New EU rules for Covid tests are set to replace British law in Northern Ireland despite warnings that this may cause shortages and a lower quality of tests. A new EU regulation, the Diagnostic Medical Devices Regulation, is coming into effect on May 26, which will remove Northern Ireland from the UK’s Coronavirus Test Device Approval.
The Northern Ireland Protocol requires EU regulation to take precedence over the British one. Since Northern Ireland gets most of its supplies of tests from Britain, this may lead to shortages, and lower-quality Covid tests. The EU shows complete disregard for the impact upon Northern Ireland caused by its spiteful interference in its trade within the UK.
A year earlier at the height of the pandemic the EU interfered with Northern Ireland’s vaccine supplies. It even threatened to withdraw from the Protocol in order to stop the trade in Covid-19 vaccine between the Irish Republic and Northern Ireland. In February 2021 it announced a ban on export of Covid-19 vaccine to Northern Ireland from the Republic, alleging that the vaccine might find its way to Britain “through the back door”.
After an outcry from the Irish Prime Minister Micheál Martin and all five parties in Northern Ireland’s devolved government, this was quickly reversed, but not before the EU’s malign and contrary position on the border between the Irish Republic and Northern Ireland had been exposed.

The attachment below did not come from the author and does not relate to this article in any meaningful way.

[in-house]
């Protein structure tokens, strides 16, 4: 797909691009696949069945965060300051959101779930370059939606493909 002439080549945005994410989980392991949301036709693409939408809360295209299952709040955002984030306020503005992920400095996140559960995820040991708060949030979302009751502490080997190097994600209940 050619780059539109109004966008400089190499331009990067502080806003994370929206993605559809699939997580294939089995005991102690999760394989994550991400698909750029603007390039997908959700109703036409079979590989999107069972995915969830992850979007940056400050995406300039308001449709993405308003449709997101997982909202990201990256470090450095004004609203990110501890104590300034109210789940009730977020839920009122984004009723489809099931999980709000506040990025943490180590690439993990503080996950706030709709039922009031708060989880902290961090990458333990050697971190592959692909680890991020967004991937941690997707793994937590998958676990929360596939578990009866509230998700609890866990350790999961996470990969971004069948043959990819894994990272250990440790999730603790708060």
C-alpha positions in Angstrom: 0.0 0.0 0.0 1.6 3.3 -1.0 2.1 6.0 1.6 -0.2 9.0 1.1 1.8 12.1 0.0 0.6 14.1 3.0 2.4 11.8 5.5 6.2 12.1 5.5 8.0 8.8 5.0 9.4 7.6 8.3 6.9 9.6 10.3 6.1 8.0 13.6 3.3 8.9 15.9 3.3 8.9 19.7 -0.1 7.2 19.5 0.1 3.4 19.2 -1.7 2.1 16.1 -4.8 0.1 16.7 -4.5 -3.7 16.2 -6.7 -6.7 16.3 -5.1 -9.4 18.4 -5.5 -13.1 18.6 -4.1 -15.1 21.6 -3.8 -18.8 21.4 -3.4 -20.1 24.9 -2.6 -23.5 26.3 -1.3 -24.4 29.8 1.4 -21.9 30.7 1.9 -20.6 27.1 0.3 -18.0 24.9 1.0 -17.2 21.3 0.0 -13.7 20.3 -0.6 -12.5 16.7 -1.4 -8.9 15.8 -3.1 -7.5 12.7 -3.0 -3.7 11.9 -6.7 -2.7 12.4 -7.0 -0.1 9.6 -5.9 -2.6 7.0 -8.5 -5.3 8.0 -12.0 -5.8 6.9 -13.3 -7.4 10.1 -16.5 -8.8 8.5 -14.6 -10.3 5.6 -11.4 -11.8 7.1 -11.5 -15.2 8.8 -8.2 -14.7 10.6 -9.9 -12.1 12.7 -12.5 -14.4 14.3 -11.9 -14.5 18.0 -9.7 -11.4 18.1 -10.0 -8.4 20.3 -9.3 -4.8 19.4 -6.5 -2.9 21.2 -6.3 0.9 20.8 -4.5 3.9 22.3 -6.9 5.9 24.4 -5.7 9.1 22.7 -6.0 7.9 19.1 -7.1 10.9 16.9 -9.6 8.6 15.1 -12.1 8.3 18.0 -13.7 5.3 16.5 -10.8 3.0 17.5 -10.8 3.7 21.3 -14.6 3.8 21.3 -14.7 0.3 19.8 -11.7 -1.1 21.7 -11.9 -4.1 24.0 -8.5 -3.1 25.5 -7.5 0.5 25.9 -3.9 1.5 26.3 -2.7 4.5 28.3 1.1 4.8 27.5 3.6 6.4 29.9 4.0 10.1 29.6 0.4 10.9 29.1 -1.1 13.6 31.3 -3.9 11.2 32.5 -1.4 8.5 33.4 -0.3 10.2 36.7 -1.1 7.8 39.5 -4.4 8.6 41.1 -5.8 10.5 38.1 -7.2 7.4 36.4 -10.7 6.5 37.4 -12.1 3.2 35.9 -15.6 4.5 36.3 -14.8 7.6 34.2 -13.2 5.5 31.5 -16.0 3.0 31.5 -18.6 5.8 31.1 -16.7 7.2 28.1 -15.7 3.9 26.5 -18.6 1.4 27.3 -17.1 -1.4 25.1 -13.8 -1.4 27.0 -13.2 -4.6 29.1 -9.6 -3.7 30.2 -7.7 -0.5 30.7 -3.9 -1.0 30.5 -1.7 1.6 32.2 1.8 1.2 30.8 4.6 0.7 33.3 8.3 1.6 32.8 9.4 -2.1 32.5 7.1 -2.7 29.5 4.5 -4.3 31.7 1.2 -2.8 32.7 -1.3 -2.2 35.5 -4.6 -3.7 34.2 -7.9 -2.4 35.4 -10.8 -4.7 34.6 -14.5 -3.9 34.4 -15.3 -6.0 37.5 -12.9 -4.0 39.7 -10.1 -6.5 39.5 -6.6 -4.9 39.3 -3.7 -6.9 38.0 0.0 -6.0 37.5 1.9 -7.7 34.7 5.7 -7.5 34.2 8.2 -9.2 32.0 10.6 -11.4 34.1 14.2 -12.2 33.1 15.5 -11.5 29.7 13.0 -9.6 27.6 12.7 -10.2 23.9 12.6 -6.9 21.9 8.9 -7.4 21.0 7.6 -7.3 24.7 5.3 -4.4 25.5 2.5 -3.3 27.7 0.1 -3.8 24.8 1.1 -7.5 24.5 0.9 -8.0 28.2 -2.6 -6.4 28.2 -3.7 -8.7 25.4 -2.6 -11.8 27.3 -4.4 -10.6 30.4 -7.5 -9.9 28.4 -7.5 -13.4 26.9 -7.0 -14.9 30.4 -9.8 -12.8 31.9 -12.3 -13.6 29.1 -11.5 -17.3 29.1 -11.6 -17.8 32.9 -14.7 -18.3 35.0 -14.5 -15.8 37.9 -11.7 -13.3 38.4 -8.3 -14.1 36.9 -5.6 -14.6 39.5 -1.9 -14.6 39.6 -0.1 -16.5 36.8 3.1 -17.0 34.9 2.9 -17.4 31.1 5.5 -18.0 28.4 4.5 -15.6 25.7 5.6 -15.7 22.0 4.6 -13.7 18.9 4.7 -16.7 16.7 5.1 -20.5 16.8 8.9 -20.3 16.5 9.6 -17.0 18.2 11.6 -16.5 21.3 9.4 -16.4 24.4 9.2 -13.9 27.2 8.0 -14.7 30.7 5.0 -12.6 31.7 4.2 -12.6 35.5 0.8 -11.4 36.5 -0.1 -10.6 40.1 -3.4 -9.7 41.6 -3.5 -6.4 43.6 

These and other matters require protracted negotiation. But there is a simple solution: the government can invoke Article 16 – unilaterally, as provided for in the Protocol – to protect against “serious economic, societal or environmental difficulties that are liable to persist”.
Indeed, back in November Lord Frost said that invoking Article 16 was a “very real option”. But nothing happened then. And even less is happening now with the appointment of one-time Remain campaigner Liz Truss as Foreign Secretary. She has huffed and puffed, but then in March used the excuse of the Ukraine war to put off invoking Article 16.
Now, once again, there are “rumours” that the government will trigger the article after the Northern Ireland elections in May. It’s hard to avoid the conclusion that the rumours are just shabby electoral politics, designed to boost the chances of Unionist politicians in the elections – and that nothing will actually be done.
A united Ireland is surely in the interests of all who live in the island, but it can only be created by the will of those who live there. The EU cynically used the status of Northern Ireland under the Good Friday Agreement, freely agreed between sovereign governments in Dublin and Westminster, to extract concessions from Britain during Brexit negotiations.
No good will come of the EU continuing to meddle and seeking to prise Northern Ireland away from the UK in the name of the single market, or to use the Protocol to sneak its regulations back into Britain.
Invoke Article 16 now!
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